Tunisia to Lampedusa, Beaufort 5 with choppy seas, and one HUGE helm.  Me in the background with grimace because of 2 freshly cracked ribs (remember "one hand for you, one hand for the boat?")

Preparing Ourselves

I just completed an inventory of our on-board pharmacy and compared it to the checklist in our French offshore sailing regulations.  I have a few items that need to be replaced and will got to the doctor next week for those items requiring a prescription.  We’ve both got dentist and dermatologist appointments in the next few weeks, too.

We have to prepare the house to be abandoned for 6-7 months.  This mostly involves weed control and buttering up our neighbours.  (We are VERY lucky to have neighbours who have become dear friends.) 

Mentally, I think we’re both in great shape and ready to go.  We will have a 1.5-month shakedown period with Mareda before we head across the Bay of Biscay to Spain.  All the reading and talking with more experienced Med sailors has given us a good idea of what to expect (I hope !).  It’s always reassuring to reduce the unknown to manageable proportions.  Here’s what we expect:
  • A wee bit of stress (but the good kind, right?!) 
  • Some charming villages, towns and cities (Galicia region, Porto, Lisbon, the Algarve, Cadix, Gibraltar, etc.).
  • Some not-so-charming areas (large industrial ports, over-built coastlines).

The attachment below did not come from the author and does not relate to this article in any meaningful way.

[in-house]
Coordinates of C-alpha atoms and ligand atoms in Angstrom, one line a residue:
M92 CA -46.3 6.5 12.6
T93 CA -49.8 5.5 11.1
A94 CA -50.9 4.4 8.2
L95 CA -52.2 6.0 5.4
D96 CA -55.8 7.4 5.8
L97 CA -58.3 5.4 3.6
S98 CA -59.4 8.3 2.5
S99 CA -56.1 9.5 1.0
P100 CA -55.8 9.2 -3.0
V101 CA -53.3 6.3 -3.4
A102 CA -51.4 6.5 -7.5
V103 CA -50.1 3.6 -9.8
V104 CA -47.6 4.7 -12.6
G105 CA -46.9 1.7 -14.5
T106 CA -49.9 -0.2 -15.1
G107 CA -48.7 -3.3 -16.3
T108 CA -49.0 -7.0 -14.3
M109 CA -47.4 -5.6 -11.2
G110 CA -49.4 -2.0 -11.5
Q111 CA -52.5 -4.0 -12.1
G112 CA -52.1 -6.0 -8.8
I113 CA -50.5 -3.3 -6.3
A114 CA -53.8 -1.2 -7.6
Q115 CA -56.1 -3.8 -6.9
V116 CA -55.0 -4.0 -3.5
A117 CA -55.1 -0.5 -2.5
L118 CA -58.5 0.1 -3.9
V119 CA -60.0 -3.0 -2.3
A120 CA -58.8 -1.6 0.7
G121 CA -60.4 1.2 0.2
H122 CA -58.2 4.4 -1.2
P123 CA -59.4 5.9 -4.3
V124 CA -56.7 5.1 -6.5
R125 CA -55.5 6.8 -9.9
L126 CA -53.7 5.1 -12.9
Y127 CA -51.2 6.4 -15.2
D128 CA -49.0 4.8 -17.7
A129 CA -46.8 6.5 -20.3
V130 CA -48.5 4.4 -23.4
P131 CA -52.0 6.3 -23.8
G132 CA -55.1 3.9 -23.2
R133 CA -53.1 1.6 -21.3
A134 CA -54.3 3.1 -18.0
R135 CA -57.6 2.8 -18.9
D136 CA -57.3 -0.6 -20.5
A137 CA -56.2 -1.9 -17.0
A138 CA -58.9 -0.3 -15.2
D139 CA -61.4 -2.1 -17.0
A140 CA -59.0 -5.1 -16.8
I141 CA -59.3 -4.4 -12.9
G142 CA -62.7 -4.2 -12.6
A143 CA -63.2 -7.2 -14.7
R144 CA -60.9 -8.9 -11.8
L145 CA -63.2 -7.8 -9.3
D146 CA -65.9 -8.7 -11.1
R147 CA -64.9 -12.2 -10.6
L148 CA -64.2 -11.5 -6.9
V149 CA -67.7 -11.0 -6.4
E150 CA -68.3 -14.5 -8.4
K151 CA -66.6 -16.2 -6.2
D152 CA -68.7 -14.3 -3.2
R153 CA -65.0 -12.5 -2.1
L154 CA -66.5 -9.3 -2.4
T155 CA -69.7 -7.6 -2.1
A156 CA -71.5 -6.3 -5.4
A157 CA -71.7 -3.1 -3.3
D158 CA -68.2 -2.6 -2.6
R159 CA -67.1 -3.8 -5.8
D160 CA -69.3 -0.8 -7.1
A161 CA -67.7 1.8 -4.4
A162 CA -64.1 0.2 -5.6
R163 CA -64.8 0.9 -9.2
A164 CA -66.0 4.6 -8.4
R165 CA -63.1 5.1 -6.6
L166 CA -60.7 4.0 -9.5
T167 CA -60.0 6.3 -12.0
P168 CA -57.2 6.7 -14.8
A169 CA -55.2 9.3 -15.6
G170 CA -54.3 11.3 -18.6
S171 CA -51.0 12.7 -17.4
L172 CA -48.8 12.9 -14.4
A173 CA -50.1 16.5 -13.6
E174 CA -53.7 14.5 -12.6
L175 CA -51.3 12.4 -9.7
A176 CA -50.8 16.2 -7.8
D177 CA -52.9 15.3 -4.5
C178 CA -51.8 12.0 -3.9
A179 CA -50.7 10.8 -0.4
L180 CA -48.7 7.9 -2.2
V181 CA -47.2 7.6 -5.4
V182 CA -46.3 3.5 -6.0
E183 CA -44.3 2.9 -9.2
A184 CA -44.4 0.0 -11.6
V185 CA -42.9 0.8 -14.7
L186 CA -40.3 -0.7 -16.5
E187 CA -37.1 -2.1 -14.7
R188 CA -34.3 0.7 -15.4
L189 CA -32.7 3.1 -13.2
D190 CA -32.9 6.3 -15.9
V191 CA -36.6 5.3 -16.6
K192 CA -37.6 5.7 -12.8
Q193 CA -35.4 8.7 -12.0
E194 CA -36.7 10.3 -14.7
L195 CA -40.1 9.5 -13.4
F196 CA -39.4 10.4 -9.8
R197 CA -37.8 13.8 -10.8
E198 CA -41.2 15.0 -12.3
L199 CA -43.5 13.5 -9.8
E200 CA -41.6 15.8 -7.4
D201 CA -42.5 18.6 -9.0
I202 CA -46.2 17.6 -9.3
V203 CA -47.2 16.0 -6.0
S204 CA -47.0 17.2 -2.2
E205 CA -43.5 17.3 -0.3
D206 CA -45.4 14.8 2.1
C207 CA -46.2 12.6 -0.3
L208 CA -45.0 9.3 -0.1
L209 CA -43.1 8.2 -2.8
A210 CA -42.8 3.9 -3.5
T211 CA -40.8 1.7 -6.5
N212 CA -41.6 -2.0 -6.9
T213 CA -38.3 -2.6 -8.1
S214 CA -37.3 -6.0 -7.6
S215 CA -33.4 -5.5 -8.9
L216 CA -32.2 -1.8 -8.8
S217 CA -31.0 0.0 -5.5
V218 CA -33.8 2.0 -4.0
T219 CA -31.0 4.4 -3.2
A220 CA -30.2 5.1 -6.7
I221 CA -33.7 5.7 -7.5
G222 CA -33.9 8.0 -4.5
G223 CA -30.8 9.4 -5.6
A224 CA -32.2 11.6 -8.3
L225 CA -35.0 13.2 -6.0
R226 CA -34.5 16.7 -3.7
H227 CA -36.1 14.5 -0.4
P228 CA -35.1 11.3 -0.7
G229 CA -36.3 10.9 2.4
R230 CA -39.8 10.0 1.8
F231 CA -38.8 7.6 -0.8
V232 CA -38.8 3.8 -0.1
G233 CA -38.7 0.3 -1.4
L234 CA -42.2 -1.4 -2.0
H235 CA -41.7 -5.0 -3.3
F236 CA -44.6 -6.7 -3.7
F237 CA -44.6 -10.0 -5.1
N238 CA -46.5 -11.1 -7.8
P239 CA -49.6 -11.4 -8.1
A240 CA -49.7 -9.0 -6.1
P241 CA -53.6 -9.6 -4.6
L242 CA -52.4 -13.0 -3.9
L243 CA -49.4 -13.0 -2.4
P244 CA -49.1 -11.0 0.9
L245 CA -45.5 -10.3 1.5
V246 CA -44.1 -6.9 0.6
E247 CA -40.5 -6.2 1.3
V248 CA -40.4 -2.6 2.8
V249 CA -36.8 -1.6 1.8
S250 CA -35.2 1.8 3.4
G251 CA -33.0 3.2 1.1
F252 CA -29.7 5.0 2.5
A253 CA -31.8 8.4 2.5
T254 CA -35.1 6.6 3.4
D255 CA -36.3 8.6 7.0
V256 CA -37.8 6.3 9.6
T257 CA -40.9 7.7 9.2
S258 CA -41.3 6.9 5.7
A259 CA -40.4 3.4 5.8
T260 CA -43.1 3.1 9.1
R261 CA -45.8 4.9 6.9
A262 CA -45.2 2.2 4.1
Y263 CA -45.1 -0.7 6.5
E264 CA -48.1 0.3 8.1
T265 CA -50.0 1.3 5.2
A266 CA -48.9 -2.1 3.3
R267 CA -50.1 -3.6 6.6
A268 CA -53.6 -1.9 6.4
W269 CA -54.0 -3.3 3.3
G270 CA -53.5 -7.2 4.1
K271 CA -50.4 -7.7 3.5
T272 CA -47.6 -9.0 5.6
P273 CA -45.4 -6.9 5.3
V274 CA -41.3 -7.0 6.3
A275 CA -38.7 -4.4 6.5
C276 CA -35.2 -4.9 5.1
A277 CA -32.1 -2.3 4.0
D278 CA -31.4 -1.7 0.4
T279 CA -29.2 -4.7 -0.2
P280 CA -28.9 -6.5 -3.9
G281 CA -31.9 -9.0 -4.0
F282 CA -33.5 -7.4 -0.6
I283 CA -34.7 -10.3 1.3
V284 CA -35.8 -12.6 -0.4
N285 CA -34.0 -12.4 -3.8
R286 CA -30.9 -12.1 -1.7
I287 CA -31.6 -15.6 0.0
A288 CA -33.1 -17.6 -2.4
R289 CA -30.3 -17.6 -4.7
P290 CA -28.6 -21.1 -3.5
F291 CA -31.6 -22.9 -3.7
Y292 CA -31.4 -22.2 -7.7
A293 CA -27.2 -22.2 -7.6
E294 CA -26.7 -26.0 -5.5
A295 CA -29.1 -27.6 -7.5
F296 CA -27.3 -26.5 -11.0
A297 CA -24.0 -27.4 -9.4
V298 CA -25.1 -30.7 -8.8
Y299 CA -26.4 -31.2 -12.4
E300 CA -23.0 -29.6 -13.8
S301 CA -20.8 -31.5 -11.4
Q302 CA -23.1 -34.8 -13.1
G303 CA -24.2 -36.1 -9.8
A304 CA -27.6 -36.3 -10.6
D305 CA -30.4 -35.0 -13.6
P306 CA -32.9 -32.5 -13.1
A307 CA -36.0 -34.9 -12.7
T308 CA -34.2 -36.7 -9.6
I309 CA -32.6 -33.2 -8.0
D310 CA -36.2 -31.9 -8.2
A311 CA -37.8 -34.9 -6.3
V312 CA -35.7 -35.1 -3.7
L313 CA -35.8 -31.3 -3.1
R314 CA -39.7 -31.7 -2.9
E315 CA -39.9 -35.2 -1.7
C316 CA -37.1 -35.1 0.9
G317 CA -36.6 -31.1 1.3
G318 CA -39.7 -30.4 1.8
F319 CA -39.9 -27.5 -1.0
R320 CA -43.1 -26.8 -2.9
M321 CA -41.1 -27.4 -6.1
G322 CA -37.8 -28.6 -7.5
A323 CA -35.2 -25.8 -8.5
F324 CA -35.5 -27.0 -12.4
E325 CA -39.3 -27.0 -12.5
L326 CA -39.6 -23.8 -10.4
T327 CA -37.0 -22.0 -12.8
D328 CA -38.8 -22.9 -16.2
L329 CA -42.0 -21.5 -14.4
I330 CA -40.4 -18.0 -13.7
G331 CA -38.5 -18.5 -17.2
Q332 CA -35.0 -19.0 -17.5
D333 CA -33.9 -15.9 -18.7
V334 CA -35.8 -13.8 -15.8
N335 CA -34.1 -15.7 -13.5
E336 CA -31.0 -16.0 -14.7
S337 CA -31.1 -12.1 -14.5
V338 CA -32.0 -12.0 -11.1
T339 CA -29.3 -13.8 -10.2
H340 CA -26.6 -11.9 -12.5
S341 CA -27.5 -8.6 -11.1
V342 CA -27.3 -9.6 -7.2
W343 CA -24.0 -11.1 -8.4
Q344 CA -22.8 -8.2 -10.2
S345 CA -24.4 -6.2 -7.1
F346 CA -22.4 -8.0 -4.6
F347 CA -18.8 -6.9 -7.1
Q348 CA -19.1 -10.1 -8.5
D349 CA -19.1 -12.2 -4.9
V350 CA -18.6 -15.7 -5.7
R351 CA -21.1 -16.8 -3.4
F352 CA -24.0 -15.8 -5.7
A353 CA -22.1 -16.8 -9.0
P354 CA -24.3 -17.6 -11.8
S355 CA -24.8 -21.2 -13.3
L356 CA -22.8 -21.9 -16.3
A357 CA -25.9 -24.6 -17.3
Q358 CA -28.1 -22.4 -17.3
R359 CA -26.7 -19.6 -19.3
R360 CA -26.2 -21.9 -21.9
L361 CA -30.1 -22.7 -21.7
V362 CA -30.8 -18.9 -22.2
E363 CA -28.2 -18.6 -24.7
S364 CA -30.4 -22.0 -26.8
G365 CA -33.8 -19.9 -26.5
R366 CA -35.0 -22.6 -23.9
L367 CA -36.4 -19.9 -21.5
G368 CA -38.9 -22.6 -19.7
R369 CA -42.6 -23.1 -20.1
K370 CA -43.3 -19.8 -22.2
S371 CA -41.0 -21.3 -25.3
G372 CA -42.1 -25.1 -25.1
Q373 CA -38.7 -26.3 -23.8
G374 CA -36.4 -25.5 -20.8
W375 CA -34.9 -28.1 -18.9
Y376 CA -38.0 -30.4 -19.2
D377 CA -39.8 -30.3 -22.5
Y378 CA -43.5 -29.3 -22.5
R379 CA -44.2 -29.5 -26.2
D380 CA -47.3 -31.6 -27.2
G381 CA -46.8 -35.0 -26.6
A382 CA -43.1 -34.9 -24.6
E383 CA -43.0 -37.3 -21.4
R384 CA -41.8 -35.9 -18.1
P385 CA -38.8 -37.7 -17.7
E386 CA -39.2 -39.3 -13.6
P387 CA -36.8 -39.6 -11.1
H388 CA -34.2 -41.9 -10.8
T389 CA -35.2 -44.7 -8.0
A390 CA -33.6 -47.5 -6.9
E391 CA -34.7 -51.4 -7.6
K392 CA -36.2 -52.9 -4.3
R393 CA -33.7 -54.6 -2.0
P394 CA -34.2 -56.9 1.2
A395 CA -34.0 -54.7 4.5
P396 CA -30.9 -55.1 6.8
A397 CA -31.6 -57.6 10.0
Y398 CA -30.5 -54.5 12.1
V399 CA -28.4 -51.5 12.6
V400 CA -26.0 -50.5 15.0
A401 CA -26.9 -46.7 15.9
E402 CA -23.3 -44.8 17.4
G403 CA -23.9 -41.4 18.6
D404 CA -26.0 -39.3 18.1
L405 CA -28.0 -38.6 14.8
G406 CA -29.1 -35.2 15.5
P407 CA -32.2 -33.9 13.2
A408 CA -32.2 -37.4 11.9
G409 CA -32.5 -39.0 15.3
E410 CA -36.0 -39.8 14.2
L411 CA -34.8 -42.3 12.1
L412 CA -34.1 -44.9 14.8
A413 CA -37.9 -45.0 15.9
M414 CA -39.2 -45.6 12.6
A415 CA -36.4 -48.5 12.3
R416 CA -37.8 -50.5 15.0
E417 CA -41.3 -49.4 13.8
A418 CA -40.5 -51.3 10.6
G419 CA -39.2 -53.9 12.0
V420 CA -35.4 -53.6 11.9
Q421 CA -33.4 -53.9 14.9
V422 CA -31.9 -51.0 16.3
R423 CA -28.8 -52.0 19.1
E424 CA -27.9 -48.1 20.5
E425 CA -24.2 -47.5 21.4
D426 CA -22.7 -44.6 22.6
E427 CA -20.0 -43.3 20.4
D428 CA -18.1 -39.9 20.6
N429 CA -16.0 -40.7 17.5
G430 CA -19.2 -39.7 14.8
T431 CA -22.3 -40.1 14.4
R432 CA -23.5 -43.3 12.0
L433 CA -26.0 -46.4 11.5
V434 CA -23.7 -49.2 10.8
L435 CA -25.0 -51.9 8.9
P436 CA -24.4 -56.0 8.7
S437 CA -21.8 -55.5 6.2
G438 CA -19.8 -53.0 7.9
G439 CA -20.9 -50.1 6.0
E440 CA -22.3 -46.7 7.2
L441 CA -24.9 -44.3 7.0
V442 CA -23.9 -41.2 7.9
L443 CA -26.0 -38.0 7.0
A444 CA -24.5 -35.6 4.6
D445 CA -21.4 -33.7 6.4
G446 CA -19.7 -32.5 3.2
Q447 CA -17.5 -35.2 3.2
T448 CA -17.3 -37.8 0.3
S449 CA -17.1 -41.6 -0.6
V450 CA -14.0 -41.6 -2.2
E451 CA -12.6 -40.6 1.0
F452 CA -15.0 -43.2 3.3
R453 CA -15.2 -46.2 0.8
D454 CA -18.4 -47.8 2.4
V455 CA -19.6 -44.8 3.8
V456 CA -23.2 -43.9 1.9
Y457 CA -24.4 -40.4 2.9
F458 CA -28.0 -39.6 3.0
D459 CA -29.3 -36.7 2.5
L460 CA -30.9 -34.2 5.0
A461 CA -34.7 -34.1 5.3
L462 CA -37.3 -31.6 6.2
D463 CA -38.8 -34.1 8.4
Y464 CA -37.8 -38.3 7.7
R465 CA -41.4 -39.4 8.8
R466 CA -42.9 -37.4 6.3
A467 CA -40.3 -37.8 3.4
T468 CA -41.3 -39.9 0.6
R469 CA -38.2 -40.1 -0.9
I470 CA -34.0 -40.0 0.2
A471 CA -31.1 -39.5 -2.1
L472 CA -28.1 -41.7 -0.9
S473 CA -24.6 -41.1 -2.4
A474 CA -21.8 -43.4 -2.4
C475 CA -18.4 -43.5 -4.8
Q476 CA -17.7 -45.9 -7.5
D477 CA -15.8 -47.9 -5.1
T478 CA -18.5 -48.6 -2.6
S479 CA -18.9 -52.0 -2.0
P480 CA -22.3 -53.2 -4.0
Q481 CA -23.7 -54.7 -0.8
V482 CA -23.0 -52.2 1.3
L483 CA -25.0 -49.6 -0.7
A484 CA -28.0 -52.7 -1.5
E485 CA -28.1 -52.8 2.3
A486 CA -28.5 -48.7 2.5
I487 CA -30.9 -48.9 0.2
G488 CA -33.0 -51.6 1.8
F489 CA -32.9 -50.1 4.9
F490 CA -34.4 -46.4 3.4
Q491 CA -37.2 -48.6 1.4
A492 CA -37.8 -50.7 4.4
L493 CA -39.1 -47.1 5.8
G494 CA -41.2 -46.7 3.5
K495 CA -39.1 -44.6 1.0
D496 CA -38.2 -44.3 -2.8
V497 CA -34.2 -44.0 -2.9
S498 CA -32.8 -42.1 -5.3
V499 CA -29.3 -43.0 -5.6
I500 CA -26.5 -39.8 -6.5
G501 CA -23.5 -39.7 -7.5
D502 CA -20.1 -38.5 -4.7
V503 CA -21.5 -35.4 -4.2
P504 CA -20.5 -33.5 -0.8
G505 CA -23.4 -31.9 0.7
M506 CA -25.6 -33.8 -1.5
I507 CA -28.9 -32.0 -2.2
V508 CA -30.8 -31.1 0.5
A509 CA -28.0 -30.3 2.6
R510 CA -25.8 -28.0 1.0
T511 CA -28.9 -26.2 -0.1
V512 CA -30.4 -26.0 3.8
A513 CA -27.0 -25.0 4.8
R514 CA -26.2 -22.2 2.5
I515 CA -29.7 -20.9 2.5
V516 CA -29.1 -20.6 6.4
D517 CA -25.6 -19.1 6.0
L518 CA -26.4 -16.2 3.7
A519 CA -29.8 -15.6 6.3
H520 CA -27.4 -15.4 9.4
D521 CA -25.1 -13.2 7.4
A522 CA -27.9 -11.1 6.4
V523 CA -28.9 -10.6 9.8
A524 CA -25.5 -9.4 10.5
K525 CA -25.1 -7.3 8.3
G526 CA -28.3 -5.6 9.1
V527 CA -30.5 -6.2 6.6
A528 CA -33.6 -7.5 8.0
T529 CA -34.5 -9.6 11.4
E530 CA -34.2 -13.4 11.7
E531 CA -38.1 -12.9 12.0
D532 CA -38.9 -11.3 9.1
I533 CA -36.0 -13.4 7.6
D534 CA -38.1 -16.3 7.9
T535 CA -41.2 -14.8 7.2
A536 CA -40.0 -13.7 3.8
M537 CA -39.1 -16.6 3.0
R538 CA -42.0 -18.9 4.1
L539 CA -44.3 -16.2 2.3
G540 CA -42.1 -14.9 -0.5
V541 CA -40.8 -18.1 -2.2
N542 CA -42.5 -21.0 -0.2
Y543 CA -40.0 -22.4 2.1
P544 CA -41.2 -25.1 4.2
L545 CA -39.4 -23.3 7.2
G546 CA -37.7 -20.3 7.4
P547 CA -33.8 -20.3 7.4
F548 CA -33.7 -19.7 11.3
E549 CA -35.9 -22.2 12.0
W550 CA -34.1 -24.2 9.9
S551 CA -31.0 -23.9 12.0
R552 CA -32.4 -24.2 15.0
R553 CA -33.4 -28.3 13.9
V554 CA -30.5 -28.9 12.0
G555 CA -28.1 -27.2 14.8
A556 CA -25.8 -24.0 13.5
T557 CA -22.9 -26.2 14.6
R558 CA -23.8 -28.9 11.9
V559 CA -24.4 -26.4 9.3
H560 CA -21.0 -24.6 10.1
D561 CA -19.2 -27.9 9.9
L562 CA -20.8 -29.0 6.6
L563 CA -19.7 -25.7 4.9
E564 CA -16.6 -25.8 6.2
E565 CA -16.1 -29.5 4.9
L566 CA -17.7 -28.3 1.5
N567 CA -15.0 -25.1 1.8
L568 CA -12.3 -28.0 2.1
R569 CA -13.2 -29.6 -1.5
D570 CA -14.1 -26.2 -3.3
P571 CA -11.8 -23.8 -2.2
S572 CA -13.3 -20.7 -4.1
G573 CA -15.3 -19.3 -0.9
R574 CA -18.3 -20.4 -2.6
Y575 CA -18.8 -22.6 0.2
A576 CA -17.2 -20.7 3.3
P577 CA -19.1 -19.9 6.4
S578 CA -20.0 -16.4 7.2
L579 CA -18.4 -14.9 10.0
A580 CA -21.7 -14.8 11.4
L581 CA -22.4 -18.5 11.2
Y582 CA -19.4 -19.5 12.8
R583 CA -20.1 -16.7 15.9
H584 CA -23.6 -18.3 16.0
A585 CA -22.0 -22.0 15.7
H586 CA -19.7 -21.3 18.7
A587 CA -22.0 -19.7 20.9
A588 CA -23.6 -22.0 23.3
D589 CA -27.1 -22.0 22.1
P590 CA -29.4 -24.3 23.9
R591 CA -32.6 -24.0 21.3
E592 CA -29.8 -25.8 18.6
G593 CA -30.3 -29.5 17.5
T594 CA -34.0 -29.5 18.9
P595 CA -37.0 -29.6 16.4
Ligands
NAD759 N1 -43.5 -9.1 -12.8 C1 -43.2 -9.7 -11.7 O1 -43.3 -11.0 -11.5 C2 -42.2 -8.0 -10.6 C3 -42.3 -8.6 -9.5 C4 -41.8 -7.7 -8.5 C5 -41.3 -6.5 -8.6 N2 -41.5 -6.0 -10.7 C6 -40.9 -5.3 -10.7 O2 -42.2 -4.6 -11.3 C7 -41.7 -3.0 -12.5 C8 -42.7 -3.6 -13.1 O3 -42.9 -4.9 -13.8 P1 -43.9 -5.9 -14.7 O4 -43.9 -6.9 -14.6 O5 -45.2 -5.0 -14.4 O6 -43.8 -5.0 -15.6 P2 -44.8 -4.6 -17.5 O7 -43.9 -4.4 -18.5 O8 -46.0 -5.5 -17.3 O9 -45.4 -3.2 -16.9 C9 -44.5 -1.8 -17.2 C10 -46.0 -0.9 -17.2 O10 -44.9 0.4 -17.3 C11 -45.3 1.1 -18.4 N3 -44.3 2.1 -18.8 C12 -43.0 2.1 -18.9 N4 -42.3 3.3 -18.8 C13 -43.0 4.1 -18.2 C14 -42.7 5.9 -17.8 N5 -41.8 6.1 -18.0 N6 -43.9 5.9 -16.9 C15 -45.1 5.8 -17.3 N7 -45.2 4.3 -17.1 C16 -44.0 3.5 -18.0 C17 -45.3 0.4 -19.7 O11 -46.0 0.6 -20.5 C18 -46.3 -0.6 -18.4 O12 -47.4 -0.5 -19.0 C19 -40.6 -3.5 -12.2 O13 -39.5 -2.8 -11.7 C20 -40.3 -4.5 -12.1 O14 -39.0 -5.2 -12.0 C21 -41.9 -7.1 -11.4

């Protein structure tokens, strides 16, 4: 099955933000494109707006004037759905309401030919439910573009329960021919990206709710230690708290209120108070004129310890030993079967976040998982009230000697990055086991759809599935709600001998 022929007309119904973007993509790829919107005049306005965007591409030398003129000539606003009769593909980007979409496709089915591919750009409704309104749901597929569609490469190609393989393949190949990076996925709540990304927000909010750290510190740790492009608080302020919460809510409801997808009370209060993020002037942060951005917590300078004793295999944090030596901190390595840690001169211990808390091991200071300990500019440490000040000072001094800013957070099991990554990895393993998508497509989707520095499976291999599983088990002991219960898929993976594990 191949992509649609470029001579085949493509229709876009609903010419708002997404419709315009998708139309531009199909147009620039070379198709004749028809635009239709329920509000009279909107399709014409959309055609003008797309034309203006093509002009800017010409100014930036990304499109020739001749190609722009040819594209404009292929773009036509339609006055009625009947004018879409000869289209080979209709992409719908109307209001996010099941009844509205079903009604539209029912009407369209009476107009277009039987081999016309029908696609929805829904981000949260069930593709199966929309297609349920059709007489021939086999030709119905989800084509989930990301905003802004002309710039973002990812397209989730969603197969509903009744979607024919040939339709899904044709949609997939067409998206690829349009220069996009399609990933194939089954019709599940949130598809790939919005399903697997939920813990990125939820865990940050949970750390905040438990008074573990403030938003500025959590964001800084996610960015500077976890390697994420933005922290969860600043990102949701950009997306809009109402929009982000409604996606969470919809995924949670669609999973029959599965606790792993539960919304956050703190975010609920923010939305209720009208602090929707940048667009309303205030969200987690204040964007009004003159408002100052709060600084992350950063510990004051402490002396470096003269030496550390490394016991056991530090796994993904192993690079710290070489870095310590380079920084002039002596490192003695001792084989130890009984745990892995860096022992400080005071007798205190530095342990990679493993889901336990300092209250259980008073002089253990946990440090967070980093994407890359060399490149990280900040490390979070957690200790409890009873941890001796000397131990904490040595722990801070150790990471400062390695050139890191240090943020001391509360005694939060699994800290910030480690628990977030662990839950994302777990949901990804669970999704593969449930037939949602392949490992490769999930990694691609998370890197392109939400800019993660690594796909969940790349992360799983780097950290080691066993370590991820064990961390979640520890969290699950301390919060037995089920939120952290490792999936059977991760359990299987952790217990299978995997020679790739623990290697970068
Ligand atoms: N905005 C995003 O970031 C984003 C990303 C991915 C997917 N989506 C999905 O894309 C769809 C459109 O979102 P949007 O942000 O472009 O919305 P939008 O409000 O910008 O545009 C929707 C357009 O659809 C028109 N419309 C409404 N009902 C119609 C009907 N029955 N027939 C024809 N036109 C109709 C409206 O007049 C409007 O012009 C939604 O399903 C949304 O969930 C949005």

• Chilly temps and fog around northern Spain; warm weather south of Lisbon
  • Many fishing boats and their unmarked / poorly marked nets and pots
  • Many fish / shellfish farms to dodge
  • Poor internet reception; lots of time spent in caf├ęs and bars trying to get a weather report
  • Getting proficient at Med-style moorings (stern-to-quay) (see “stress” above)
  • Learning to cope with rolly, lumpy anchorages exposed to swell
  • Early starts and lots of motor-sailing to reach the next port before the stiff afternoon breezes set in (or more hopefully, maximizing the use of our Gennaker that allows us to sail in as little as 7 knots of wind)
  • Covering shorter distances than planned to avoid long hours of motoring, followed by longer distances than planned when the weather becomes favorable
  • Some beautiful anchorages with water warm enough to swim in without a wet suit
  • Improving our fishing skills (e.g., anything other than mackerel…).
  • Meeting other cruisers along the way (always one of the highlights of any cruise)
  • Hot weather in July and August; learning to maximize interior comfort and minimize interior mosquitoes and no-seeums
  • A mix of very expensive ports, some reasonably-priced ports, and lots of anchorages to keep overall prices down.

Like most things, urchins are okay with lots of butter and garlic.
And now, it’s off to the ship chandlers and then to the boat yard to see about that new battery…and flares, and anchor rode splice, and…


Astrolabe Sailing said...

Yay excited to hear about your upcoming adventures!
What are navigation taxes?

Sailing Mareda said...

Navigation taxes are a way for the government to stick it to boat owners. No no... bad citizen reflex... It probably helps to think the money might go toward supporting the coast guard and upkeep of navigational buoys, lighthouses, etc. We pay our tax here in France (about 240 Euros / year for Mareda) but that should make us exempt from paying a nav tax in any other EU country, provided we can show proof of payment. The Spanish always want the proof in spanish so the insurance companies will provide this translation for free. We also get one copy in English and I believe you can also get it in Greek (but we're not there yet !).